Public Charge Changes

What do you need to know?

New Rule Implements Totality of the Circumstances Test vs. Affidavit of Support

and Includes Additional Public Assistance

Have your adjustment application postmarked by October 14, 2019!

There has been much discussion in the news about something called public charge. Public charge is a ground of inadmissibility under the Immigration and Nationality Act (INA 213A), which can make applicants for adjustment of status inadmissible to the United States. Although the law itself is not changing, the regulations implementing it will most likely change on October 15th, 2019. This means that in order to have the former regulations apply to your case, you need to have your application postmarked by October 14, 2019. Soria Law, can assist you in determining if you are likely to be considered a public charge and how you can submit a strong application to avoid this finding.

Current regulations define a public charge as someone who is likely to become primarily dependent on the government to support themselves.

The new rule will define a public charge as an immigrant who receives one or more public benefits . . . for more than 12 months in the aggregate in a 36 month period.

What are the new benefits that will count in the “public benefits” portion?

  • Medicaid (excluding emergency services, school-based benefits to children, medicaid benefits used by immigrant children under 21 years of age, medicaid benefits used during a pregnancy and 60 days after the birth of the child).

  • Food Stamps (SNAP)

  • Section 8 Housing Assistance and Project Based Rental Assistance

  • Subsidized Housing

  • Long-term Care (previously included)

  • Cash assistance: SSI, TANF, General Assistance (previously included)



Exclusively state and locally funded programs (such as state housing and state health insurance), do not count, but state, local, and tribal cash-assistance programs will count.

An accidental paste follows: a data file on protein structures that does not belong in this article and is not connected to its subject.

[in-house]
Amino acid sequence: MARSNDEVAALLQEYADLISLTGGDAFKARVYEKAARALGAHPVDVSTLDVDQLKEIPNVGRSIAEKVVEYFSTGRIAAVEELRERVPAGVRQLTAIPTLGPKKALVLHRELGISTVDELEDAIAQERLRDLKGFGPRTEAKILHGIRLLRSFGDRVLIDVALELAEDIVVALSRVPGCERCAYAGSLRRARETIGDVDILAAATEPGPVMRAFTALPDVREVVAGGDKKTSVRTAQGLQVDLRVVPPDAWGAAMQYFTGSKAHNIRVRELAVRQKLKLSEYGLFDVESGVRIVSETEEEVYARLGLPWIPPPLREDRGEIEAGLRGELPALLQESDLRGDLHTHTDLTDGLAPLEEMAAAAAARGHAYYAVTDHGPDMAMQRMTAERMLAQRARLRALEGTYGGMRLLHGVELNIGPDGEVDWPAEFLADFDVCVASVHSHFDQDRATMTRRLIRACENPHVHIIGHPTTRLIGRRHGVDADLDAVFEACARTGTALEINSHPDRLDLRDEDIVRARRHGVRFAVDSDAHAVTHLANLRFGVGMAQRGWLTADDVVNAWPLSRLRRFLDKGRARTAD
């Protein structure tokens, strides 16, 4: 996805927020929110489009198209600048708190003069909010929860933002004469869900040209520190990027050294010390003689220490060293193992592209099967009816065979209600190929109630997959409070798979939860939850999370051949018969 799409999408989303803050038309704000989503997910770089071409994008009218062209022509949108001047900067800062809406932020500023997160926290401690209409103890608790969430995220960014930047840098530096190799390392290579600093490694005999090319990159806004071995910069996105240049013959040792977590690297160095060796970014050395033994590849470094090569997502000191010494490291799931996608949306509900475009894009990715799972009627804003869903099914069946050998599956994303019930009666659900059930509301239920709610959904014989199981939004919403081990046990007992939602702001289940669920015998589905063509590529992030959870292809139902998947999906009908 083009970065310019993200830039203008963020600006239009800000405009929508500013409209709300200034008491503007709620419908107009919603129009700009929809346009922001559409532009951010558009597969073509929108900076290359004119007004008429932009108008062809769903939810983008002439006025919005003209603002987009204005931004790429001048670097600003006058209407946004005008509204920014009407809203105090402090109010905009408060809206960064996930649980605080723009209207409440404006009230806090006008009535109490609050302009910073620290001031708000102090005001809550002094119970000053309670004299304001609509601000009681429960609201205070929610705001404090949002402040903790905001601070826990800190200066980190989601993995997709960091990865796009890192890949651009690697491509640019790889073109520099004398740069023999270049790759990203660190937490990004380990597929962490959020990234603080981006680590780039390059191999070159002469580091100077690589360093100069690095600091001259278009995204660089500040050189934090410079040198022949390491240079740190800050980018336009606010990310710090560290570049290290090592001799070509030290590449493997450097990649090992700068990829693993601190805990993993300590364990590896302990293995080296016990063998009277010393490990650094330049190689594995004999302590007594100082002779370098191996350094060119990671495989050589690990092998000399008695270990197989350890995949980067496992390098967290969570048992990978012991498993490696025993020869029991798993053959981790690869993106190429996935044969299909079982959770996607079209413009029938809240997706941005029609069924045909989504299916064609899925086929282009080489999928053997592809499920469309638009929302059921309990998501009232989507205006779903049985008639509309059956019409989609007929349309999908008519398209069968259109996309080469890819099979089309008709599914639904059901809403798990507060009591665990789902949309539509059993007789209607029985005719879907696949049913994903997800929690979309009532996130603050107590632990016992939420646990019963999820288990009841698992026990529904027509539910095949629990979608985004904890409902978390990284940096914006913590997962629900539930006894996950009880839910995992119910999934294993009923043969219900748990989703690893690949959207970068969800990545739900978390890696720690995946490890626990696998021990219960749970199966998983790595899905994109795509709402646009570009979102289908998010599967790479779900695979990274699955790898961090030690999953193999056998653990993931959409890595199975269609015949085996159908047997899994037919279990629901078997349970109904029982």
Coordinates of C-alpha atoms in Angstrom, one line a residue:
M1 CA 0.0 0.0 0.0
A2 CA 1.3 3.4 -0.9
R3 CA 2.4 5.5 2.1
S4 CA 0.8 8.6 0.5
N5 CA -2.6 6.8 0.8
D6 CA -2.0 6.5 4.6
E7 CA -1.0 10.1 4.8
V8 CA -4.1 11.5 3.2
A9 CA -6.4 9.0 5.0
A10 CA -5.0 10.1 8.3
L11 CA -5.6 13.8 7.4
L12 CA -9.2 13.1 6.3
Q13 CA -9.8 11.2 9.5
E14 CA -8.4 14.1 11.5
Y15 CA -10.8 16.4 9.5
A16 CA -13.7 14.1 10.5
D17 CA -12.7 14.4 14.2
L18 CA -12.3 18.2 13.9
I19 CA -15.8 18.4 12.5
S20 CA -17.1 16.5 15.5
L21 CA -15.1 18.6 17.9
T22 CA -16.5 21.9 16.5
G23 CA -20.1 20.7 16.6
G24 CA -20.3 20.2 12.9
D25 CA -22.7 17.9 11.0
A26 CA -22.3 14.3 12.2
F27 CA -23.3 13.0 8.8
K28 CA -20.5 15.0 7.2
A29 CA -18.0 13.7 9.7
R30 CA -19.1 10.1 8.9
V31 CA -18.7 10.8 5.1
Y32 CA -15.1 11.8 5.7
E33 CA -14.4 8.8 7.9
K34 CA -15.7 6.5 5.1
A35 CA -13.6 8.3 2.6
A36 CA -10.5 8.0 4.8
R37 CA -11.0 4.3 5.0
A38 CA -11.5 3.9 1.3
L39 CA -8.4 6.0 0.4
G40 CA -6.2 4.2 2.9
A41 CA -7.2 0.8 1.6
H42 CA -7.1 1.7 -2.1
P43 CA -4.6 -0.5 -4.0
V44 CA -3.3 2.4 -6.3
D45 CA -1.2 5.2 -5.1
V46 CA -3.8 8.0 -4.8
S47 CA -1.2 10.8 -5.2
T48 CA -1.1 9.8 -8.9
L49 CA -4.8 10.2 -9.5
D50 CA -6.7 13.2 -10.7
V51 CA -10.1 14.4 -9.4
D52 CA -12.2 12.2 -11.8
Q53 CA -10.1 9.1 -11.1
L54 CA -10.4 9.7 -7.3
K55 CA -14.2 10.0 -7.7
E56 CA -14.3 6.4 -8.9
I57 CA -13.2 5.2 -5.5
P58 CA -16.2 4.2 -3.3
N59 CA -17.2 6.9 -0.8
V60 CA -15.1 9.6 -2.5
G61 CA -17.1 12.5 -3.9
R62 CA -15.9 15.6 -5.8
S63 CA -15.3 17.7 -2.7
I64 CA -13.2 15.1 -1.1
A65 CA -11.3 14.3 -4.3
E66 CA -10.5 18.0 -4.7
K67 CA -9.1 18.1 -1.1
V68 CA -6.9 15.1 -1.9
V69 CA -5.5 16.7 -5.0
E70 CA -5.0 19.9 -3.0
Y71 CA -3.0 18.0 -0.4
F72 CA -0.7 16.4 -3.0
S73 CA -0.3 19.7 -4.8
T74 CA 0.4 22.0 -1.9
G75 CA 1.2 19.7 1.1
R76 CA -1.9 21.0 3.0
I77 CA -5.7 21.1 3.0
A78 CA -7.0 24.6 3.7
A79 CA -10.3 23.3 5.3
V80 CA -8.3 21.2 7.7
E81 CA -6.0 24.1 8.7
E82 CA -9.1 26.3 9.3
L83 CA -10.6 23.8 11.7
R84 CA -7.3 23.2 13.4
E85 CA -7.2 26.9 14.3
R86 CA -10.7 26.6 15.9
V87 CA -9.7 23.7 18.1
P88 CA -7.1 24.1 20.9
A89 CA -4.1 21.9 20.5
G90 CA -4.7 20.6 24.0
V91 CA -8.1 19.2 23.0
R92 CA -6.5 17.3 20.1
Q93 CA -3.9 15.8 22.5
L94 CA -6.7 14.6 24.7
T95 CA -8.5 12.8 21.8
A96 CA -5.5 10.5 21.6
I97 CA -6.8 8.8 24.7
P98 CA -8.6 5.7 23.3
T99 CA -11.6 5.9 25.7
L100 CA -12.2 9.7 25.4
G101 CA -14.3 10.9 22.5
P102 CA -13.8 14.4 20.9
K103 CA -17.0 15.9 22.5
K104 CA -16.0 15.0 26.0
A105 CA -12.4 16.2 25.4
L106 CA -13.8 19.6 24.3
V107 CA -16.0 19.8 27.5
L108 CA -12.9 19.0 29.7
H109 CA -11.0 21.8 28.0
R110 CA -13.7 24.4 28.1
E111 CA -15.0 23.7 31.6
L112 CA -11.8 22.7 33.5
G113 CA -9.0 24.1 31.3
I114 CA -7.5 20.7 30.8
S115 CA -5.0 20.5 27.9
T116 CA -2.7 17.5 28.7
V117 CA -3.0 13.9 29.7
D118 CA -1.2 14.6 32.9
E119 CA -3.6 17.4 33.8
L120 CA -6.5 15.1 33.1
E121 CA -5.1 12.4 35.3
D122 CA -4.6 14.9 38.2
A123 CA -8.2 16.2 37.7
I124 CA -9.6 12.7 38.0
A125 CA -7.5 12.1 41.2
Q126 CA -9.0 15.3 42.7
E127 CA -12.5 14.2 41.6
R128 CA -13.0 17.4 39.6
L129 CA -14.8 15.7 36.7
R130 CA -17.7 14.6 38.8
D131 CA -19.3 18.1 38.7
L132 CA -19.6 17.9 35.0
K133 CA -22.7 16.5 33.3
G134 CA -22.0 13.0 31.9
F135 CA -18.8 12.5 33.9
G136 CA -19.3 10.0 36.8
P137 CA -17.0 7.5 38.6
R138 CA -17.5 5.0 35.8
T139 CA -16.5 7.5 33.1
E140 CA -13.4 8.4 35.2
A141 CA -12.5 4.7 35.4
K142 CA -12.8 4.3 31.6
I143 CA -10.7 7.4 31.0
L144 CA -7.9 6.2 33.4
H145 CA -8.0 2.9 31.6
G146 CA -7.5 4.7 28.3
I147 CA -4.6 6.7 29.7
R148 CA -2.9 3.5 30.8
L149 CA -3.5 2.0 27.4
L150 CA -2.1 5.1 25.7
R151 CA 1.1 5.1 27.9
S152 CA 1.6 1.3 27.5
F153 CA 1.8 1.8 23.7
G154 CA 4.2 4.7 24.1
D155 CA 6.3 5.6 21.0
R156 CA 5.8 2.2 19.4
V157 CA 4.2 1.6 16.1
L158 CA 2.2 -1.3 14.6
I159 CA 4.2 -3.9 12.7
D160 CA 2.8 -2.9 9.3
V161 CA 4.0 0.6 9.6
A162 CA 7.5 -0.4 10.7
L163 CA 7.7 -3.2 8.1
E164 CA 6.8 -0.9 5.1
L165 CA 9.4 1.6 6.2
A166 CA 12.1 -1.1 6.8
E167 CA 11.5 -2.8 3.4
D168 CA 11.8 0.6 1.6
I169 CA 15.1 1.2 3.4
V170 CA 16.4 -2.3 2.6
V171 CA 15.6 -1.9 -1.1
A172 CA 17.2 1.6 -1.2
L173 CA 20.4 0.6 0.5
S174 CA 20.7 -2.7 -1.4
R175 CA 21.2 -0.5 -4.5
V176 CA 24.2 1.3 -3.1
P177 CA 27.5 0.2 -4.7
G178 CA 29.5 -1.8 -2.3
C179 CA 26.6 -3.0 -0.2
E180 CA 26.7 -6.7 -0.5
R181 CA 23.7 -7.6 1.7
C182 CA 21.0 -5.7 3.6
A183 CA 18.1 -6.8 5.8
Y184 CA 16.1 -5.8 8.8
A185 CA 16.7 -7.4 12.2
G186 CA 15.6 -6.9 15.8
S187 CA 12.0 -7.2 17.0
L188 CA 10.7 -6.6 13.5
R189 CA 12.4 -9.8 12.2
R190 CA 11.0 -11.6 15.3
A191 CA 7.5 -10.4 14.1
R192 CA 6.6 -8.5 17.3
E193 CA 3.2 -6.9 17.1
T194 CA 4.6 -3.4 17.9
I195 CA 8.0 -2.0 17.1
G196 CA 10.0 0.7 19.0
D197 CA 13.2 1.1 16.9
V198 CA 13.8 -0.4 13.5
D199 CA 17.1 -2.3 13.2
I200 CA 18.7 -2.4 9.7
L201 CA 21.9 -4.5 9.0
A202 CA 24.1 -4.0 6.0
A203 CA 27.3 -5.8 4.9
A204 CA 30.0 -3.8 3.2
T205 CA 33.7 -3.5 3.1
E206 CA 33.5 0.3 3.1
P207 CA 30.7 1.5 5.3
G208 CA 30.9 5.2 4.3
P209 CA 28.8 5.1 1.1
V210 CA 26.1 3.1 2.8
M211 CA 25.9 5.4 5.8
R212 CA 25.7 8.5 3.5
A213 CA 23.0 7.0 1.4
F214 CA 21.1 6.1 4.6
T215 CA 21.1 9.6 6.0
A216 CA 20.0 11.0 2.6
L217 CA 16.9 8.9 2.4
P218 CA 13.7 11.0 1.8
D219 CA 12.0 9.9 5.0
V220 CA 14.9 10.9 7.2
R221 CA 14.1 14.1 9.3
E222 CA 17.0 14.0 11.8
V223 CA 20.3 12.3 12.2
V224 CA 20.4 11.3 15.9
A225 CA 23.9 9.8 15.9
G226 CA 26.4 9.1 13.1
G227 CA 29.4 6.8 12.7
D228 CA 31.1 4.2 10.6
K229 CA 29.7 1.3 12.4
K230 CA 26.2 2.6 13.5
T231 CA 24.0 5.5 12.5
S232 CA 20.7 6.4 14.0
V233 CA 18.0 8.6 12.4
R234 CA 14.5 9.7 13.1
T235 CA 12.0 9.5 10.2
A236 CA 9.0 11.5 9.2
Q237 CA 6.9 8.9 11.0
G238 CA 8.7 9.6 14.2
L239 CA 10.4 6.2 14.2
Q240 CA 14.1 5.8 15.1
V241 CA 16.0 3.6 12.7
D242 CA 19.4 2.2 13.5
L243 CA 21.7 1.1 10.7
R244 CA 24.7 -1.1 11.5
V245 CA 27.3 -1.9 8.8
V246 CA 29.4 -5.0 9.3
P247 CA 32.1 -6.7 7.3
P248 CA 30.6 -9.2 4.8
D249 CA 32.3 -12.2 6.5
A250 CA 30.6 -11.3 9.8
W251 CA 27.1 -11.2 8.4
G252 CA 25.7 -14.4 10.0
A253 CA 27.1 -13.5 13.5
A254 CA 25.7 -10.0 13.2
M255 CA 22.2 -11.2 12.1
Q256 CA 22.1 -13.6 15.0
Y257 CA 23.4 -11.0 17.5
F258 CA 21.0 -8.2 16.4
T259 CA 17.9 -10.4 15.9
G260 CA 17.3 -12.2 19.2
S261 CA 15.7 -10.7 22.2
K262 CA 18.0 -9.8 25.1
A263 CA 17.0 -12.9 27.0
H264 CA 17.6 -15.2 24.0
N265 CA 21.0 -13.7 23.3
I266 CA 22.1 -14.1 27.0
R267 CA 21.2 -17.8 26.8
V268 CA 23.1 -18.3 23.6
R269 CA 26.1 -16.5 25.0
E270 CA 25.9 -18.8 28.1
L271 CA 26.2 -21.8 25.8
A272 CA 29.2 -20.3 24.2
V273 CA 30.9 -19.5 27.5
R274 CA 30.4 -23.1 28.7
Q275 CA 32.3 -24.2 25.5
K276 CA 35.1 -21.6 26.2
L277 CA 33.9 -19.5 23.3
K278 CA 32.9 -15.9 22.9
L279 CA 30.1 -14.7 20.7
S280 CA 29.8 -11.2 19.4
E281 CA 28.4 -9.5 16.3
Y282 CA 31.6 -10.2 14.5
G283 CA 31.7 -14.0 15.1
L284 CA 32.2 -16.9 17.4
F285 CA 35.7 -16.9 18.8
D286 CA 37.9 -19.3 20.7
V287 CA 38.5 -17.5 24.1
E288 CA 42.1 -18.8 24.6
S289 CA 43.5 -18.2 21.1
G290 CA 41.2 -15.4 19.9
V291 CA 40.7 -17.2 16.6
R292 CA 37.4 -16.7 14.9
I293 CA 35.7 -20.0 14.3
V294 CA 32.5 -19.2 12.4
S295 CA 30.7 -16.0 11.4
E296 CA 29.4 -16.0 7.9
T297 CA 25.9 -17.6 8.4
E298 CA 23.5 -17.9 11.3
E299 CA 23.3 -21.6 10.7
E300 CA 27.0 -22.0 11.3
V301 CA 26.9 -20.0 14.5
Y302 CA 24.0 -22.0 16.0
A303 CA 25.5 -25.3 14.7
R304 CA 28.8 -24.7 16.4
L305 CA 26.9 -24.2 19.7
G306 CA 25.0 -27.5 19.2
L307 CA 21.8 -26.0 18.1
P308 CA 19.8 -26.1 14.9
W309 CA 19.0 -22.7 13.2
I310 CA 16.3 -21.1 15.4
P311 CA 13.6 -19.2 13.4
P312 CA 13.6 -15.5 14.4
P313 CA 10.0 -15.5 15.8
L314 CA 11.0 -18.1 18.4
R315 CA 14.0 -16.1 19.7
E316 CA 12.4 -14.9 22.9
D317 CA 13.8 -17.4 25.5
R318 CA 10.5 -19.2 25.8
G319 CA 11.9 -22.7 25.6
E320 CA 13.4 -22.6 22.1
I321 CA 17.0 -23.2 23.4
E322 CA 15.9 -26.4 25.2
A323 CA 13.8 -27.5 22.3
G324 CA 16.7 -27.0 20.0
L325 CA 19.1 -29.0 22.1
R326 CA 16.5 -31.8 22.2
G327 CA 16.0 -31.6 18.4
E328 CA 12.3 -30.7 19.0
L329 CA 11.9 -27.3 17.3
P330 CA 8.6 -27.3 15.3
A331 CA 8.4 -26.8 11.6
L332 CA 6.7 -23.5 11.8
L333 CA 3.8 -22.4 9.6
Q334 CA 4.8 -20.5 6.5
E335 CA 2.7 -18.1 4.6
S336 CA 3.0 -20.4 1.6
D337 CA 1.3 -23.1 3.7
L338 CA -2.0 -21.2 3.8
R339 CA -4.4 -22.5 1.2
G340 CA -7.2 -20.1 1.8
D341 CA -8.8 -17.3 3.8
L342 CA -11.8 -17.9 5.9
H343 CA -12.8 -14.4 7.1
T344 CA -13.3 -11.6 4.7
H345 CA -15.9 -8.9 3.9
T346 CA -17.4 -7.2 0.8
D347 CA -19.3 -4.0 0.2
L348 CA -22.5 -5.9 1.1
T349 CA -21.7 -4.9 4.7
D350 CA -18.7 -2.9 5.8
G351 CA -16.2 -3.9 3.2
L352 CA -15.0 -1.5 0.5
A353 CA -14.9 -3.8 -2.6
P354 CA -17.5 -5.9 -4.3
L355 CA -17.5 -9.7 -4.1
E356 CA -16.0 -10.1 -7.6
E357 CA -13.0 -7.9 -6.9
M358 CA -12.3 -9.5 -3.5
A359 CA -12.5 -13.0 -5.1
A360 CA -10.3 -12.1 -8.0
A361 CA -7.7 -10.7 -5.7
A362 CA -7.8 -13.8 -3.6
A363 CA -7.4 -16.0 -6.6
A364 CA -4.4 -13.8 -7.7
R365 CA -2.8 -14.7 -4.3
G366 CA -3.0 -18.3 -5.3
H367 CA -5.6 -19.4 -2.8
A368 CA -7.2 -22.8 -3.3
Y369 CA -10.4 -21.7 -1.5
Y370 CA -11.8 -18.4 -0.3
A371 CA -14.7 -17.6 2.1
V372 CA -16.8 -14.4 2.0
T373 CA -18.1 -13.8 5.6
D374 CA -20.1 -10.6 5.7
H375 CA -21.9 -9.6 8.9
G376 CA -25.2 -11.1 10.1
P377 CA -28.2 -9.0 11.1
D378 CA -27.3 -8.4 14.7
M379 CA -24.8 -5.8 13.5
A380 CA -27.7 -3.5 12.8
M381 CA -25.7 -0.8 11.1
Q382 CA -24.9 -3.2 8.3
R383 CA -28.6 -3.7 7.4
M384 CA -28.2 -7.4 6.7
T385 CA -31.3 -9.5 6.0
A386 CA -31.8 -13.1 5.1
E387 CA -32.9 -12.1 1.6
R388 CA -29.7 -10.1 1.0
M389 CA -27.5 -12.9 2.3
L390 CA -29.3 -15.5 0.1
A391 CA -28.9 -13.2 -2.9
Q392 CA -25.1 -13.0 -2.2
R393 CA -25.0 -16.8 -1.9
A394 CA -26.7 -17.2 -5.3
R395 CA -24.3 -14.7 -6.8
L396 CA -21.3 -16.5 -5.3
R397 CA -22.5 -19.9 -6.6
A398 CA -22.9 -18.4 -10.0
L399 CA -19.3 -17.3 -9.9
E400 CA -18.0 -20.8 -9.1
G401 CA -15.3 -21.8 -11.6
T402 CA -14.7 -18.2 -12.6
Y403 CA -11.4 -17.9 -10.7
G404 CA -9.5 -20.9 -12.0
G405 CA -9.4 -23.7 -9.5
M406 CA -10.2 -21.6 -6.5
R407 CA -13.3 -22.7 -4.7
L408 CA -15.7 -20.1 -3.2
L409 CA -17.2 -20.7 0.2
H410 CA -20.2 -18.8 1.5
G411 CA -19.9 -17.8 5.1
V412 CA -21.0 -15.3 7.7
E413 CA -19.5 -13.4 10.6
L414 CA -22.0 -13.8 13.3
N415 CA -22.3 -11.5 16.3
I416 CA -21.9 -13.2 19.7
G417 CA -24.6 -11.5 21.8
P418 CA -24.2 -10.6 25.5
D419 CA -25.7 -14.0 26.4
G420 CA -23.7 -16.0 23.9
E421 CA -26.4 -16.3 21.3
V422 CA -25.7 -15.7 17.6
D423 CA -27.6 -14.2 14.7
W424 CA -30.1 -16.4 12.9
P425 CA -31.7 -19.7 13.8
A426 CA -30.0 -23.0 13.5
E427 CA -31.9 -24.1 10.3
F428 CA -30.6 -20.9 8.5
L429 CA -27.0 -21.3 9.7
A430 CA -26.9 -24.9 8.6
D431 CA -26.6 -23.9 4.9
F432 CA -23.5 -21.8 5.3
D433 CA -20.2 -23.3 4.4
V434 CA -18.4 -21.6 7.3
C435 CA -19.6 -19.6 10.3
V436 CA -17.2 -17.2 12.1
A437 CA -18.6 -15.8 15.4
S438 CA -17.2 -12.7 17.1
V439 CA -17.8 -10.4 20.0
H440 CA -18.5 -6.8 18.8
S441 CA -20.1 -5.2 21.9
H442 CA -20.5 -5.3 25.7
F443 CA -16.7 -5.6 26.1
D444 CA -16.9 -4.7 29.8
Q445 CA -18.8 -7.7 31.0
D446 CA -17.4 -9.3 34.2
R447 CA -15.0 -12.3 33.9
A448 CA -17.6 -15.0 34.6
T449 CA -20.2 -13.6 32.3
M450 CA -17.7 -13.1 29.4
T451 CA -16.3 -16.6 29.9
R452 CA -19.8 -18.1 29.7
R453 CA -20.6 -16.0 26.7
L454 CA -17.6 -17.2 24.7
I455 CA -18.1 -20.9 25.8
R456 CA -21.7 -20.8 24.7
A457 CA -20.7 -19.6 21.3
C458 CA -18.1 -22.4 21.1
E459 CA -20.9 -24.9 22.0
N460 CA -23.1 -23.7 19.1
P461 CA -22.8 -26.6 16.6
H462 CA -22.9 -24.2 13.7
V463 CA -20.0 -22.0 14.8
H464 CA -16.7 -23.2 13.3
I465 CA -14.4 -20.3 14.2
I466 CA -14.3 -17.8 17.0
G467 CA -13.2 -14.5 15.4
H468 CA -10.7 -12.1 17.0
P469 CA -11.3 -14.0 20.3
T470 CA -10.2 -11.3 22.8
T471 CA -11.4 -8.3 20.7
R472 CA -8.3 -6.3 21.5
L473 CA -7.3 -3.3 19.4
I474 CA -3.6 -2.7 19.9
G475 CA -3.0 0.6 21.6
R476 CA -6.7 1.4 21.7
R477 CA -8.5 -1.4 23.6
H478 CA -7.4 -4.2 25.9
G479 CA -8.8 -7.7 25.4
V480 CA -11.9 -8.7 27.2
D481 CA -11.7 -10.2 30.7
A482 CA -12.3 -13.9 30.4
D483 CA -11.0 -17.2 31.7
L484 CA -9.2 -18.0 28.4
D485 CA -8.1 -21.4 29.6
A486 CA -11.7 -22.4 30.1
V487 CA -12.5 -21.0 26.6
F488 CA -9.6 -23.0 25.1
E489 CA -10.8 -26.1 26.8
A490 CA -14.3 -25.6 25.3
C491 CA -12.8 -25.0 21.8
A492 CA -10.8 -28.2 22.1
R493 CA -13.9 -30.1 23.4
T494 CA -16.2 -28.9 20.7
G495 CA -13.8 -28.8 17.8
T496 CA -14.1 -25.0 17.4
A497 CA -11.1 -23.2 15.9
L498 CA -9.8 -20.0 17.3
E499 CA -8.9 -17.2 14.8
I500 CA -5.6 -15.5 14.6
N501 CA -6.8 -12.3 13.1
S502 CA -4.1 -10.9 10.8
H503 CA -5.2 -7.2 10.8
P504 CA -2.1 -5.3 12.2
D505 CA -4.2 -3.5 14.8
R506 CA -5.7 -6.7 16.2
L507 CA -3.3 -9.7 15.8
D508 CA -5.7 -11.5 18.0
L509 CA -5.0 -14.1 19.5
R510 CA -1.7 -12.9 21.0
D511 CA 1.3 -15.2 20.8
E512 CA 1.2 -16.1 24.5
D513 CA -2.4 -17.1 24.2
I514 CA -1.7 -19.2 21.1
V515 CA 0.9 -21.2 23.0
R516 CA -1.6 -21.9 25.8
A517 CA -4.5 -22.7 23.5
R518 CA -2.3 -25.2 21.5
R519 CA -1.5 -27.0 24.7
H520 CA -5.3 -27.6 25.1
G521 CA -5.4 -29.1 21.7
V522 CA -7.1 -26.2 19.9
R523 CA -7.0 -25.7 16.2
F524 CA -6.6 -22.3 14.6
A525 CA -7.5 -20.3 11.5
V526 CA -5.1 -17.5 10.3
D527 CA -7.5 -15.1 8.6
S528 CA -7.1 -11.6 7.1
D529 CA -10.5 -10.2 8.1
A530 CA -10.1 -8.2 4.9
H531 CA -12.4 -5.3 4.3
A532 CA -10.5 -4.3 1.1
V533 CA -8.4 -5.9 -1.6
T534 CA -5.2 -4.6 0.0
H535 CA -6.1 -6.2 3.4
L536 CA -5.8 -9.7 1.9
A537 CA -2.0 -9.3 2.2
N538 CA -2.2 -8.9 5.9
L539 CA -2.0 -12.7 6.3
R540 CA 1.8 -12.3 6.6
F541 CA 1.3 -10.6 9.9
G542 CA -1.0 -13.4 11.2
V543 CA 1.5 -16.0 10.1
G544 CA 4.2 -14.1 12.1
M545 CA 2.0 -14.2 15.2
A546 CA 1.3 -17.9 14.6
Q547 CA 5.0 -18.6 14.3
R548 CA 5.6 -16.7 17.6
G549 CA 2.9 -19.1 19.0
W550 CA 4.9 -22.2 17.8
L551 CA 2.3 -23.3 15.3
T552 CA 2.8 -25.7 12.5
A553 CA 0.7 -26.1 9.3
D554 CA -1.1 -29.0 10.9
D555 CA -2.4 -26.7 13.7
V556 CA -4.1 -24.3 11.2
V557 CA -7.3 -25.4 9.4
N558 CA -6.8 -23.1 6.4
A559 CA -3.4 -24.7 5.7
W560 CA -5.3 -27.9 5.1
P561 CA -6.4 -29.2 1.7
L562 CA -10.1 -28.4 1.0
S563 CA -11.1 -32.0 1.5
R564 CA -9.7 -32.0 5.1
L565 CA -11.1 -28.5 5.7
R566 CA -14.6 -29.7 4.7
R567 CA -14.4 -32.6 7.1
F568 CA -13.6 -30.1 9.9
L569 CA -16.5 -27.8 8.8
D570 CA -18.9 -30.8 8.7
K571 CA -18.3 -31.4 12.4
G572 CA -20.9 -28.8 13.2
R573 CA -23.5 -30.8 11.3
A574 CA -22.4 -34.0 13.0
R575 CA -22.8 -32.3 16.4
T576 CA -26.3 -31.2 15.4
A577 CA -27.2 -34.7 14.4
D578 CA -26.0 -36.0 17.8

Benefits used prior to October 15, 2019, will not count. Only those received after October 15, 2019, will count.


Many individuals are not subject to the rules of public charge. These include the following individuals:

  • Refugees and Asylees (and at related adjustment);

  • Special Immigrant and Juvenile Status (and at related adjustment);

  • U Non-immigrant status (and adjustment under INA 245(m) and INA 245(a) while in valid U status);

  • VAWA Self-Petitioners (and at related adjustment);

  • T Non-immigrant status (and adjustment under INA 245(l) and adjustment under INA 245(a) with pending prima facie T application or while in valid T status);

  • TPS Applicants; and

  • Many others.

***Although there is no public charge issue when renewing DACA, if you are a DACA recipient who is adjusting through a family member or an employer, the public charge inadmissibility ground will apply to you!

In the past, if an applicant filed an affidavit of support which demonstrated that the sponsor had an income of 125% of the poverty guidelines, then an applicant was deemed to have demonstrated that they would not become a public charge. Now, if the affidavit of support is considered sufficient, USCIS can still consider the “likelihood” that the sponsor will actually provide this support to the applicant and also use other factors listed below to determine under a totality of the circumstances, whether the applicant will become a public charge.

Totality of the Circumstances Test Factors:

  • Age

  • Health

  • Financial Resources

  • Family Status

  • Education and Skills

It is critical that you partner with an immigration attorney to see how these new rules will impact your case, and if they will do so in a negative manner, partner with an immigration attorney to get your applications filed before October 14th!

Please contact Soria Law at 561-318-3600, to see how these new rules will impact your application.